My bar at home is pretty uneven: We have our pick of a good 40 bottles of wine, some rum remnants, Grey Goose (a wedding leftover), and vermouth (from … college?). As much as I like cocktails, crafting anything fancier than a martini has always seemed like an expensive hassle to me.
Leave it to a man who mixes arugula, heirloom tomatoes, and Iberico ham into his drinks to change my mind. Nacional 27’s master mixologist Adam Seger shares his expertise during an hour-long “happy hour” class the third Thursday of every month. I was picturing a hands-on, sparsely attended session; instead, Seger set up shop behind the bar during March’s “Spice & Ice” class, with about 20 curious drinkers stationed on stools and a few tables.
He spent the first few minutes showering us with spice facts: those with higher oil content (like seeds and flower buds) have a greater intensity and are antioxidant-rich. And—lucky us—alcohol is a better carrier of antioxidants than water. Hibiscus tea, be gone!
Animated and passionate in his delivery, Seger then moved on to infusions. I had always been impressed by bars that advertise ginger-vodka and vanilla-bourbon in their drinks. Not anymore. They’re easy to make—super easy. Like, “throw some hibiscus flowers, cardamom, and ginger nibs in rum and let it sit” easy. It’s also snap to make a ramped-up simple syrup (for instance, add lemongrass and basil if you’re making cocktails to pair with Thai food).
Now ready to assemble, Seger instructed us to always follow the “two parts spirits, one part sweet, one part sour” formula, demonstrating with drink No. 1, a mojito made from rum, pomegranate juice, ginger-habanero syrup, and muddled mint and lime. A dazzlingly clear pink, it was dangerously refreshing—with a hint of heat. Drink No. 2, a mango-ginger-habanero daiquiri, came in a martini glass rimmed in a Christmas-y seven-spice blend. We left with a copy of the recipes (see below) so we could whip up the impressive drinks at home.
I left the session feeling completely satisfied with how I used my 5:30-6:30 p.m. hour—as well as with how I used my $20. When I first signed up for the class, that fee felt a little steep, but the full-sized mojito alone clocks in at $12 on Nacional’s menu. Throw in the daiquiri, Seger’s formidable knowledge, and the smattering of snacks passed about, and it’s more a steal than a deal. Plus, April and May’s classes are priced at just $15, which is good because I have some liquor shopping to do.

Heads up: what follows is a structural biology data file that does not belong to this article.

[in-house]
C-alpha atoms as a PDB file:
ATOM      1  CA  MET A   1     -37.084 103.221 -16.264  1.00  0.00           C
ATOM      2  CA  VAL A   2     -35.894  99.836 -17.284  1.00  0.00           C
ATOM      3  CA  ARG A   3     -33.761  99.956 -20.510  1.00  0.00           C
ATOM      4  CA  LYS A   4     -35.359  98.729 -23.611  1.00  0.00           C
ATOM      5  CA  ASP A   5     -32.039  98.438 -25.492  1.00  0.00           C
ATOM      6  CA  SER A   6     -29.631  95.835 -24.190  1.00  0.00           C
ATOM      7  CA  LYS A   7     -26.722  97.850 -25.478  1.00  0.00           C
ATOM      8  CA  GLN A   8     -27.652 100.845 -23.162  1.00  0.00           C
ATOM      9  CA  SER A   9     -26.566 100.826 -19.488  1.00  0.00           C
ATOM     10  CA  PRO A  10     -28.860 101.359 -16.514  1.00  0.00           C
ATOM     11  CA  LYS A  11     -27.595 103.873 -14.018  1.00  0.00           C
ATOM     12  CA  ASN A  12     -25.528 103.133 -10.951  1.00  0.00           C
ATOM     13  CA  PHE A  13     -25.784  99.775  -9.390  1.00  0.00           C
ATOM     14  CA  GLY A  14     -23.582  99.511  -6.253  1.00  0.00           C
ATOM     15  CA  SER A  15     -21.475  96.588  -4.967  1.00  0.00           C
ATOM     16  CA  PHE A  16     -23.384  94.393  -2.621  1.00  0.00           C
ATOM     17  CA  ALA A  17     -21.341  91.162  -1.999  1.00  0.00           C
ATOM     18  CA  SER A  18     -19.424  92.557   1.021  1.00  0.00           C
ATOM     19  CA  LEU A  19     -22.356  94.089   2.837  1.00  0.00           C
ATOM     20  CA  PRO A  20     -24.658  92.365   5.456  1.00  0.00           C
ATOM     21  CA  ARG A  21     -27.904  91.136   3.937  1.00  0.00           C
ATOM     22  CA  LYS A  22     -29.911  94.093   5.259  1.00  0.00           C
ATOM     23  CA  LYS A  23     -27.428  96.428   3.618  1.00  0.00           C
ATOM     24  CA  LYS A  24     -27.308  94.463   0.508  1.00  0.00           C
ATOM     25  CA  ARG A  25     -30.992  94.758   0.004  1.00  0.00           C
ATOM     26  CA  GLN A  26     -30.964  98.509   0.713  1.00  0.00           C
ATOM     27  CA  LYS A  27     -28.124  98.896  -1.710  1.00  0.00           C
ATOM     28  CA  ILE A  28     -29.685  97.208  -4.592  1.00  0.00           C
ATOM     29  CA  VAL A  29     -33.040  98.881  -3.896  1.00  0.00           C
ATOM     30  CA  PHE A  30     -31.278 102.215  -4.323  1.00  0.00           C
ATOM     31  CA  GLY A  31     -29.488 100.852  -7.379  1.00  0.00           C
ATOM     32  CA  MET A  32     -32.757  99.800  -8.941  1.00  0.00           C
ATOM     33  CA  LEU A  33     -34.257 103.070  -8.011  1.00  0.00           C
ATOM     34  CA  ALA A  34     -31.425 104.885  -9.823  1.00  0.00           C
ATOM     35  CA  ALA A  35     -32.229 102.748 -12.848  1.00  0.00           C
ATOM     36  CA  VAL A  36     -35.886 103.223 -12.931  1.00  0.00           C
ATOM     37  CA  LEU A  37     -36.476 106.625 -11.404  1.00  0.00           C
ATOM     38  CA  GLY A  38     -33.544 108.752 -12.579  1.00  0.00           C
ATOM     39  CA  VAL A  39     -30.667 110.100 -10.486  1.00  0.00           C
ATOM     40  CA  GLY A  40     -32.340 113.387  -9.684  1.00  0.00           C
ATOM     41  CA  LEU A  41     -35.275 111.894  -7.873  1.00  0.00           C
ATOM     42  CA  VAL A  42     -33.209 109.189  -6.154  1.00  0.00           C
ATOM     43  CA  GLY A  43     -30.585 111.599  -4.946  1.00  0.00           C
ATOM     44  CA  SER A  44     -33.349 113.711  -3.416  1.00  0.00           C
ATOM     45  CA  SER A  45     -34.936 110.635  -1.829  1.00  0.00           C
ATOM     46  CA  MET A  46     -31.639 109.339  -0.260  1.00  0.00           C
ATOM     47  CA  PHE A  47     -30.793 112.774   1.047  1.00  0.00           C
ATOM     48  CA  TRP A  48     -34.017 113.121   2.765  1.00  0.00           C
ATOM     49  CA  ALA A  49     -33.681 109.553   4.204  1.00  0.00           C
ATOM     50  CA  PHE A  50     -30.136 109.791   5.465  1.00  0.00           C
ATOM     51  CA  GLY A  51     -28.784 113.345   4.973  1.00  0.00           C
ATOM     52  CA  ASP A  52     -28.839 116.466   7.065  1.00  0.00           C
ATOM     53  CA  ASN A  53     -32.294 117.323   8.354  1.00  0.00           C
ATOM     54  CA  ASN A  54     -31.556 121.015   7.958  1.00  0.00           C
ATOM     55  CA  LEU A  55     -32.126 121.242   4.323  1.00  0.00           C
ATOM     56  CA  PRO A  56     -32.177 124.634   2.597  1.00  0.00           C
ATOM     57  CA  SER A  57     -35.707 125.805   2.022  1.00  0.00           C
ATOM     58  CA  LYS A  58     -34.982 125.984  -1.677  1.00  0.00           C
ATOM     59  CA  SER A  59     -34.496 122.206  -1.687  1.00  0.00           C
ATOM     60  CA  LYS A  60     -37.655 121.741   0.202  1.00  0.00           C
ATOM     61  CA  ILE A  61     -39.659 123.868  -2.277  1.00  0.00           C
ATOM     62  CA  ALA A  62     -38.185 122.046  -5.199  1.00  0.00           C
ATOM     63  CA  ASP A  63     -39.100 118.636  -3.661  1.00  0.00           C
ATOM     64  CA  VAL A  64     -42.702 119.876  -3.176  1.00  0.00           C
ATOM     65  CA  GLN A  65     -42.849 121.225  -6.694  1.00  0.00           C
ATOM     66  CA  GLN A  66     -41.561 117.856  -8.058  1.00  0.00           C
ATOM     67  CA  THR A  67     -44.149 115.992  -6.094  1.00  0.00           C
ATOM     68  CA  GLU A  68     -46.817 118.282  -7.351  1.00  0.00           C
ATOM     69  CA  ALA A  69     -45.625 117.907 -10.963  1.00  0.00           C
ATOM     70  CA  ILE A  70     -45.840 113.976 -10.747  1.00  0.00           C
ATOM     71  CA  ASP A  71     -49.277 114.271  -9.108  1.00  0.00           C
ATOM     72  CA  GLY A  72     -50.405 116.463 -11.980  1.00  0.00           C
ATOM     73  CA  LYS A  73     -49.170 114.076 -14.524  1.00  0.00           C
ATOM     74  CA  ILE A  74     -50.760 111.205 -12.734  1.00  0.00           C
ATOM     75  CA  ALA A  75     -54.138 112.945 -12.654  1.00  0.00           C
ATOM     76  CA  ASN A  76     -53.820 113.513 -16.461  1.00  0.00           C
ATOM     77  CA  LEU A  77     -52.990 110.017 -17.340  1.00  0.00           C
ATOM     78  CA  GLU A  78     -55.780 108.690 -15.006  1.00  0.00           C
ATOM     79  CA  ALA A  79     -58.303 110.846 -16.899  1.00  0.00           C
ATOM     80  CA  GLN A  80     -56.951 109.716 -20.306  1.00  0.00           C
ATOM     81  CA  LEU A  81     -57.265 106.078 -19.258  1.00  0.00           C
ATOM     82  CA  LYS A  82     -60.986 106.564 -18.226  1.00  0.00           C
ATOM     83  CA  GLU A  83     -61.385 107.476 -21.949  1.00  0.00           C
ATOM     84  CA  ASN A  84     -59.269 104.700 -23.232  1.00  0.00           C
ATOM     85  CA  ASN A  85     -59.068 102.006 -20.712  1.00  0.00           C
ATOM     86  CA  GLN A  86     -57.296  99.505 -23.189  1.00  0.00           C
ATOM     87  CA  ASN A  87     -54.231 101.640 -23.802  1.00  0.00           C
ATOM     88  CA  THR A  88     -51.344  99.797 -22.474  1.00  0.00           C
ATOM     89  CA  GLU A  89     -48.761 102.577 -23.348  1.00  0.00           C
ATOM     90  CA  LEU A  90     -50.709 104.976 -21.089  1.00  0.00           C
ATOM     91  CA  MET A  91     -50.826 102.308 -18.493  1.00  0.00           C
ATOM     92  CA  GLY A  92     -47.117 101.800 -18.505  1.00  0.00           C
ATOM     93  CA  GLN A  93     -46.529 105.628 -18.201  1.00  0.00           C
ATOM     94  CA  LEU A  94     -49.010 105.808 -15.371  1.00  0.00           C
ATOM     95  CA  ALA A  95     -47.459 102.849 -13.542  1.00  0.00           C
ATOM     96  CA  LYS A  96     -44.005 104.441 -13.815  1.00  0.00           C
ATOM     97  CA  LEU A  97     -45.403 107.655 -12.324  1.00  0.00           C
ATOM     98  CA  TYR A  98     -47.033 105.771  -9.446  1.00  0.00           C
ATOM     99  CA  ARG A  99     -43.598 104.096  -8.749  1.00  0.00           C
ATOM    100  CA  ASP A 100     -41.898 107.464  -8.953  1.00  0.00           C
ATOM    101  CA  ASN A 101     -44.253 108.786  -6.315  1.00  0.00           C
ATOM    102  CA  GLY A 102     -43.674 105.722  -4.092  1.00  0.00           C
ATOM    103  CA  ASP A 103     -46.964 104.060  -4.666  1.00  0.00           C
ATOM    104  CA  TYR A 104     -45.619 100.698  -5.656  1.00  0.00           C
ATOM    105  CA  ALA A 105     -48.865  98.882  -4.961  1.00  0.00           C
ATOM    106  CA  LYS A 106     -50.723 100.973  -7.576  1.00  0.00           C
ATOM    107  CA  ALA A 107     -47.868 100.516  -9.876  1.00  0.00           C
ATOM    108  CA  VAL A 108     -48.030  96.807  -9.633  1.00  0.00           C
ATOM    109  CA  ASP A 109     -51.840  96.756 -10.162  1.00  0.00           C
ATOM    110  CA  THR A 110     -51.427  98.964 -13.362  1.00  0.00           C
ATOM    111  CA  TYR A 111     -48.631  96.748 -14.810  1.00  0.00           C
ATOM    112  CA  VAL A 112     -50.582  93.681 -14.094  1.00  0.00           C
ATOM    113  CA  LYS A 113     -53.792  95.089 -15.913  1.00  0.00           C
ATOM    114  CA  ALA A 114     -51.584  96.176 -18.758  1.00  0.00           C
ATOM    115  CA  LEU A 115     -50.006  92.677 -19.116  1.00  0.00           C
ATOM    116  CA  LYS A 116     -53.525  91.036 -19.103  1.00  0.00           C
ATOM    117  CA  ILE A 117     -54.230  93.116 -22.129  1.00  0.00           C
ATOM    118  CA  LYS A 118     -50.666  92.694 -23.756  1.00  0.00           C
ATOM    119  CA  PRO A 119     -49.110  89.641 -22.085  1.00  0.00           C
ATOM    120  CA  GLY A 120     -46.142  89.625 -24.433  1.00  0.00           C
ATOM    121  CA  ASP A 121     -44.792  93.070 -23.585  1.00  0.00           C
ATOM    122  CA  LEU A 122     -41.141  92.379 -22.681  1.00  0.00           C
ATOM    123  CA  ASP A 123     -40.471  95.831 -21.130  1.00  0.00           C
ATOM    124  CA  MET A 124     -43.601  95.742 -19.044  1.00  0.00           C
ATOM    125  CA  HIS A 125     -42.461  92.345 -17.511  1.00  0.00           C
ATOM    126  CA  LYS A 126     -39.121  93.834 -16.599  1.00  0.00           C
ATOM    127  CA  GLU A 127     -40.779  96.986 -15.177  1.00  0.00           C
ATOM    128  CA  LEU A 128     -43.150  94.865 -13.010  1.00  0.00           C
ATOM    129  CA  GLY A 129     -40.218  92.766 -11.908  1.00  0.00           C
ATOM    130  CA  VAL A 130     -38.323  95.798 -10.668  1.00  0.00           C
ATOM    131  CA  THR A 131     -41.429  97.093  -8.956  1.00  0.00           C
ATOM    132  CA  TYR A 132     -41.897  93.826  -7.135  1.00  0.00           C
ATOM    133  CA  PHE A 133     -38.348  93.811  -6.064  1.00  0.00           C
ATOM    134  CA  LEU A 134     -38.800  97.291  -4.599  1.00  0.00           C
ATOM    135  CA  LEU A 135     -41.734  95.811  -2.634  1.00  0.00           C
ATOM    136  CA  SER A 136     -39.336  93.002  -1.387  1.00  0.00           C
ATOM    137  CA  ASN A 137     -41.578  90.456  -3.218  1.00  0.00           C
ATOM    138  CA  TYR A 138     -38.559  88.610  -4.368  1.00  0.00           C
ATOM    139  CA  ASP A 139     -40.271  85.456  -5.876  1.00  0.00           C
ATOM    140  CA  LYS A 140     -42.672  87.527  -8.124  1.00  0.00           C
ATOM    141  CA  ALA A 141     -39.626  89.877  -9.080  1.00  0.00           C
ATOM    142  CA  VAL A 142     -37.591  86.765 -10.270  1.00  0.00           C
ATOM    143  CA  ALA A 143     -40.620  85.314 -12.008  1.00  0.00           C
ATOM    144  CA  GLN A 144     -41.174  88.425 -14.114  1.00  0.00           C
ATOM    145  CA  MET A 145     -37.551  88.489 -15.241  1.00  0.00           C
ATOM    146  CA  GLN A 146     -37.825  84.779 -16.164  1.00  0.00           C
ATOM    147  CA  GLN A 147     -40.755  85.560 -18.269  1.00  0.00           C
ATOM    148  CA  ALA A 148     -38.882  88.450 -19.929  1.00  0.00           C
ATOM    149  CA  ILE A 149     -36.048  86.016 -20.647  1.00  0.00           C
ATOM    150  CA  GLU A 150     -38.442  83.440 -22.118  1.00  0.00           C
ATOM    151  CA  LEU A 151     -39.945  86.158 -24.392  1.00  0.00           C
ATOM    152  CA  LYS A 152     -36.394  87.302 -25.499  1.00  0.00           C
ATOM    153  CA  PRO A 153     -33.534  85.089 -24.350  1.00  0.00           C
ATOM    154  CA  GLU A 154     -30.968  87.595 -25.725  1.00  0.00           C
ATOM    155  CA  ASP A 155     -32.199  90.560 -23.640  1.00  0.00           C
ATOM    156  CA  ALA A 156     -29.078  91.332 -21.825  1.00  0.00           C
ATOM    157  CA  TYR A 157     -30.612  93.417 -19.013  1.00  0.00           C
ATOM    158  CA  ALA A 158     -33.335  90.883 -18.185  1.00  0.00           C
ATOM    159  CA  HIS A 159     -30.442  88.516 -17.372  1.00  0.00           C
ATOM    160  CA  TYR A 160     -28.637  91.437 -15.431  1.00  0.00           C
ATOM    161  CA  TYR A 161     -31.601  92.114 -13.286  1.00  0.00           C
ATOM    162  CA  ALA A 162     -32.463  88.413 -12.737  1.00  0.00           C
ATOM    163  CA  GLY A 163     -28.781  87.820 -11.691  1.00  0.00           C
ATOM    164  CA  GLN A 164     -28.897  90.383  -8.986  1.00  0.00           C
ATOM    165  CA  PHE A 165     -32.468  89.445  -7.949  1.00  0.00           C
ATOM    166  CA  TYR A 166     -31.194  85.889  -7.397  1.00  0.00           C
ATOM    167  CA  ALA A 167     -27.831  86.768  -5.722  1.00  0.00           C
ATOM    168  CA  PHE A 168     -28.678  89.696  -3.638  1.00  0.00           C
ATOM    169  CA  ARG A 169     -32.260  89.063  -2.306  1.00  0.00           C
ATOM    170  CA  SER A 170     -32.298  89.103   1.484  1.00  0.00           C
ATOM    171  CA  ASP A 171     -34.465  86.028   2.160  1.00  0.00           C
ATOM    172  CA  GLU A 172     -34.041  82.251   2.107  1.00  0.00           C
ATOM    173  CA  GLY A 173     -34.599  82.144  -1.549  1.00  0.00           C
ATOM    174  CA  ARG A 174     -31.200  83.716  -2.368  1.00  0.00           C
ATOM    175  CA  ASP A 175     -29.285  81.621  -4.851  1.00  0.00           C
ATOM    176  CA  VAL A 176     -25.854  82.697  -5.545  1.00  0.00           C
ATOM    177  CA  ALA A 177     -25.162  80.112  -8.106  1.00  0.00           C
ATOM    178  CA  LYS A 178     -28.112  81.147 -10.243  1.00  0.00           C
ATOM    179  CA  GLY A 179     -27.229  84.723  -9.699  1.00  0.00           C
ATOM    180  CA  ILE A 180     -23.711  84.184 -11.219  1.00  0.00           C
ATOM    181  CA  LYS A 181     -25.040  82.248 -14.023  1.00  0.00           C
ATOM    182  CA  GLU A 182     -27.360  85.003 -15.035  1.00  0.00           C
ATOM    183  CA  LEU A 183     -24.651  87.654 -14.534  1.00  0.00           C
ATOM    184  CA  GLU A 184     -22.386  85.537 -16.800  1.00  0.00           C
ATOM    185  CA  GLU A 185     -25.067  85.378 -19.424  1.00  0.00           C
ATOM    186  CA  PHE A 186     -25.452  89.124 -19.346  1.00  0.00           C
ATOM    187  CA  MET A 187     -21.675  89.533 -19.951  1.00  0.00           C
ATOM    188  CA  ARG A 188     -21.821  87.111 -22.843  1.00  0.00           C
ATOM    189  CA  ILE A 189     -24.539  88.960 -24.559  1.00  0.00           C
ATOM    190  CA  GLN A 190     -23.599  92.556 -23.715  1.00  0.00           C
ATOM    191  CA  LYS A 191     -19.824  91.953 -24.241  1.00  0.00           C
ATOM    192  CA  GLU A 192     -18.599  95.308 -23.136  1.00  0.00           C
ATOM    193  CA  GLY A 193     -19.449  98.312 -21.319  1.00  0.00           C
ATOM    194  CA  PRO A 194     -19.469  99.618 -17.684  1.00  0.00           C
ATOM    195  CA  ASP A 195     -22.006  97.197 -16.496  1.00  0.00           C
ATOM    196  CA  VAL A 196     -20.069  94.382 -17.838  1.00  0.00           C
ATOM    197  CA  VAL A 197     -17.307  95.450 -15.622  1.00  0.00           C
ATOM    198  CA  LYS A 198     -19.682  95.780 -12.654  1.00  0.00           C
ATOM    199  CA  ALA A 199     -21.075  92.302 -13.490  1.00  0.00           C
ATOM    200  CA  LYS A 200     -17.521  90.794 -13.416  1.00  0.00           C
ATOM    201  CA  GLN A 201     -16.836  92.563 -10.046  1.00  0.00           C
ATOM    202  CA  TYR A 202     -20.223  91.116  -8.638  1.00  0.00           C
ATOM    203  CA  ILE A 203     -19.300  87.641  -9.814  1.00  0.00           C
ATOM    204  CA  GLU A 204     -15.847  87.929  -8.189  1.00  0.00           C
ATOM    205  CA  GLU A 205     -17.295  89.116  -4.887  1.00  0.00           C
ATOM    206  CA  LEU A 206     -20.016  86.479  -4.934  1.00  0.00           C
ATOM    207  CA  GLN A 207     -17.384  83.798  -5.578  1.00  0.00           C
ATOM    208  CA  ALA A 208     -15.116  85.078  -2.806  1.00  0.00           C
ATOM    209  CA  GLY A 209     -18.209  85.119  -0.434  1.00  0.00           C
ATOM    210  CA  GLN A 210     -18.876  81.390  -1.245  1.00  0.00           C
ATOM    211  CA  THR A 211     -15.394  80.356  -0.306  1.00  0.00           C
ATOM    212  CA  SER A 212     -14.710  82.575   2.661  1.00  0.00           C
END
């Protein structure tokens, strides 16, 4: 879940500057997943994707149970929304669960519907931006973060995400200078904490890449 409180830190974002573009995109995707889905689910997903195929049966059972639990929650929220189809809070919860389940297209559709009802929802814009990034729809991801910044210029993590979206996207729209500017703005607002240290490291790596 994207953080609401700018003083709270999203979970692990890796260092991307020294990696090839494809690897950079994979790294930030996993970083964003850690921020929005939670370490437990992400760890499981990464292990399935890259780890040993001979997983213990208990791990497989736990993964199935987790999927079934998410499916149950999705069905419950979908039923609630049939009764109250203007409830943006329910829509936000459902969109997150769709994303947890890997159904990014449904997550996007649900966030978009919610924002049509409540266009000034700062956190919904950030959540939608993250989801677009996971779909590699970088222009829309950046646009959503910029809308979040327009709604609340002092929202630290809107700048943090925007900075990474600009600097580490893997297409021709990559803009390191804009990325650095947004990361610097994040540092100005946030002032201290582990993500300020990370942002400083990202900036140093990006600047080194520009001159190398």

Adam Seger’s Pomegranate-Ginger-Chile Mojito
Build in a 16-ounce pint glass
1/2 lime, quartered
16 mint leaves
Muddle the above until juicy and aromatic.
Add 1 ounce ginger-habanero syrup (see below), 1.5 ounces rum, 1 ounce Pom Wonderful Pomegranate juice. Stir, fill with ice, stir, top with soda, stir. Optional garnishes: sugar cane stick, additional mint, candied ginger)
ginger-habanero syrup: 1 cup sugar and 1 cup water heated to just before boiling with one seeded habanero and 2 ounces sliced fresh ginger. Remove habenero five minutes after taking off heat. Cool and strain out ginger. Keep sealed in the refrigerator for three weeks.
2 ounces 10 Cane Rum
1 lime fresh squeezed
3/4 ounce ginger-habanero syrup
3/4 ounce mango puree
Shake vigorously and strain into a chilled 10-ounce cocktail glass rimmed with sweetened Homemade 7 Spice by wetting rim with lime then dipping in equal parts superfine sugar and spice blend.
Homemade 7 Spice: 2 parts fresh ground cinnamon, 2 parts ground fennel, 2 parts dried ginger, 1 part ground Szechuan peppercorns, 1 part ground cloves, 1 part ground star anise, 1 part ground cardamom.